Category: Future of the Movement

Fat people earn less and have a harder time finding work. What does the faith at work movement have to say to them?

We ran into this somewhat disturbing story at the website of the BBC recently: Even when they’re able to do the job competently, obese people routinely face discrimination in the workplace. While discrimination against employees because of their sex, age, race, ethnicity, sexual orientation, religion or disabilities is illegal in a growing number of countries, including the UK, many businesses…

Why Are You Asking a Theologian What Lawyers Should Do? An Interview With Alistair Mackenzie

Alistair Mackenzie is a Teaching Fellow at Laidlaw College – Christchurch, New Zealand and has also worked part-time with the Theology of Work Project.  He is the author of Where’s God on Monday?, SoulPurpose: Making a Difference in Life and Work and Just Decisions: Christians Ethics Go to Work, and the founding director of Faith at Work (NZ). As part…

Book Review: The Greening Of the Church

I was recently introduced to a book that, while not new, has important wisdom for leaders in the faith and work movement. The Greening Of the Church (1971) was written by Findley Bartow Edge (1916-2002). Dr. Edge held the Basil Manly, Jr. Chair of Religious Education at Southern Baptist Theological Seminary, where he taught for more than 40 years. Edge authored…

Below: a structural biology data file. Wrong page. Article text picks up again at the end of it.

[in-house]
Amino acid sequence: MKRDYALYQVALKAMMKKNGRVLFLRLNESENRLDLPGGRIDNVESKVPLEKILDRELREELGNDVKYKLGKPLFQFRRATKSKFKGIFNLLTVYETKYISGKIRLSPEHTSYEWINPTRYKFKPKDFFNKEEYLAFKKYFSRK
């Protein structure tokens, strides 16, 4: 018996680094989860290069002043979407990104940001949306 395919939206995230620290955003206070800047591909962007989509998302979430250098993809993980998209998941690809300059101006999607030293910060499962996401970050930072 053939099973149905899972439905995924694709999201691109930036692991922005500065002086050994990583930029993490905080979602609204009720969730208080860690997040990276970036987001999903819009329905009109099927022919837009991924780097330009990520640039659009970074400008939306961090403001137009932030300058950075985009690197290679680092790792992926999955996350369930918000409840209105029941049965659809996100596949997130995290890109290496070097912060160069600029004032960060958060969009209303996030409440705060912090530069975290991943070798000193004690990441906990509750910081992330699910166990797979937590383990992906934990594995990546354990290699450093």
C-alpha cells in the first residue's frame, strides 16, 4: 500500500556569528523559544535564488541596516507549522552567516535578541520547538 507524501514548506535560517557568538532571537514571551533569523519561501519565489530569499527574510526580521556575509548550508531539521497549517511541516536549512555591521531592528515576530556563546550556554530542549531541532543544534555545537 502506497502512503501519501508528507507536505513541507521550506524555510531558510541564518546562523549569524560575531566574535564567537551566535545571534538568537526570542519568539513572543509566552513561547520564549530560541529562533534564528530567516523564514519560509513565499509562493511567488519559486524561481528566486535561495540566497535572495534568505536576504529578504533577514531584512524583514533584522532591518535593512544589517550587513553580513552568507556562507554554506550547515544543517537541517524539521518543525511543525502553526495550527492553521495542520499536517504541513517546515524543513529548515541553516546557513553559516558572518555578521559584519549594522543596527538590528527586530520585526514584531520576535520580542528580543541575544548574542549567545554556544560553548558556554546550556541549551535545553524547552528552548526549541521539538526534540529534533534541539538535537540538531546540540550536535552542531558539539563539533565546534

What Christian Vocation Looks Like for the Elderly

The faith and work movement can tend to celebrate the entrepreneurial, which by extension often means celebrating the young (because, after all, they’re usually the ones with the energy to start new things.)  The Christian Century ran an excellent article a little while ago about what vocation looks like in older adults: If vocation is about God’s call to persons (and…

Vocation Should Not Be a Middle-Class Luxury: An Interview With Gordon Preece

Gordon Preece is an Anglican minister, the director of Ethos: Evangelical Alliance Centre for Christianity & Society, and the founding director of RASP, the research Centre for Religion and Social Policy of the University of Divinity, all in Victoria, Australia. We talked to him as part of an ongoing series of interviews with leaders of faith and work ministries. TGR:…